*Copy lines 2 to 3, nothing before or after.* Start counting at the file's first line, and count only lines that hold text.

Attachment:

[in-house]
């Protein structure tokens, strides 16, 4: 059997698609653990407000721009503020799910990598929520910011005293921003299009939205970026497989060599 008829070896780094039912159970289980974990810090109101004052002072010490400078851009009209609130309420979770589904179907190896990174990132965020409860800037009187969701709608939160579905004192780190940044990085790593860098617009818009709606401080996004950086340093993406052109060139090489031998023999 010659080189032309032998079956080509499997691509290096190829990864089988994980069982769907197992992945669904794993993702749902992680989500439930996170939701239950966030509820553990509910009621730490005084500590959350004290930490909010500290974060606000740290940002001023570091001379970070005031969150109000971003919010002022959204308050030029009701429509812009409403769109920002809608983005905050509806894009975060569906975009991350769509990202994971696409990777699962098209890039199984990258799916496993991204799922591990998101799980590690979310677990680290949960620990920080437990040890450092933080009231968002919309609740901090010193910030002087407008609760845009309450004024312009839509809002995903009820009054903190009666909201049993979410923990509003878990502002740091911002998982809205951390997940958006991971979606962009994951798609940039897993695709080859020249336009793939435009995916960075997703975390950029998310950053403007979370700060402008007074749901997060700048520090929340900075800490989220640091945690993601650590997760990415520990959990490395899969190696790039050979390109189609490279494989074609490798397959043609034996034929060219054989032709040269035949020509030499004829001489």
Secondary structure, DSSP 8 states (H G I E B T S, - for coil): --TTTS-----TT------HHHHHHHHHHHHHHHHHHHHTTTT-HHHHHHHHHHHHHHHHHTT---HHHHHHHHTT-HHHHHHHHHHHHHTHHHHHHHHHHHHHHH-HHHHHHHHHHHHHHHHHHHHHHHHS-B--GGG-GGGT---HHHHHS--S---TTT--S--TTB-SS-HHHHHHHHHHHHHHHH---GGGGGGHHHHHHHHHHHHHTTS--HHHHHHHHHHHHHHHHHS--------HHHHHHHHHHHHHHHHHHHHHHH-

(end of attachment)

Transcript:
């Protein structure tokens, strides 16, 4: 059997698609653990407000721009503020799910990598929520910011005293921003299009939205970026497989060599 008829070896780094039912159970289980974990810090109101004052002072010490400078851009009209609130309420979770589904179907190896990174990132965020409860800037009187969701709608939160579905004192780190940044990085790593860098617009818009709606401080996004950086340093993406052109060139090489031998023999 010659080189032309032998079956080509499997691509290096190829990864089988994980069982769907197992992945669904794993993702749902992680989500439930996170939701239950966030509820553990509910009621730490005084500590959350004290930490909010500290974060606000740290940002001023570091001379970070005031969150109000971003919010002022959204308050030029009701429509812009409403769109920002809608983005905050509806894009975060569906975009991350769509990202994971696409990777699962098209890039199984990258799916496993991204799922591990998101799980590690979310677990680290949960620990920080437990040890450092933080009231968002919309609740901090010193910030002087407008609760845009309450004024312009839509809002995903009820009054903190009666909201049993979410923990509003878990502002740091911002998982809205951390997940958006991971979606962009994951798609940039897993695709080859020249336009793939435009995916960075997703975390950029998310950053403007979370700060402008007074749901997060700048520090929340900075800490989220640091945690993601650590997760990415520990959990490395899969190696790039050979390109189609490279494989074609490798397959043609034996034929060219054989032709040269035949020509030499004829001489």
Secondary structure, DSSP 8 states (H G I E B T S, - for coil): --TTTS-----TT------HHHHHHHHHHHHHHHHHHHHTTTT-HHHHHHHHHHHHHHHHHTT---HHHHHHHHTT-HHHHHHHHHHHHHTHHHHHHHHHHHHHHH-HHHHHHHHHHHHHHHHHHHHHHHHS-B--GGG-GGGT---HHHHHS--S---TTT--S--TTB-SS-HHHHHHHHHHHHHHHH---GGGGGGHHHHHHHHHHHHHTTS--HHHHHHHHHHHHHHHHHS--------HHHHHHHHHHHHHHHHHHHHHHH-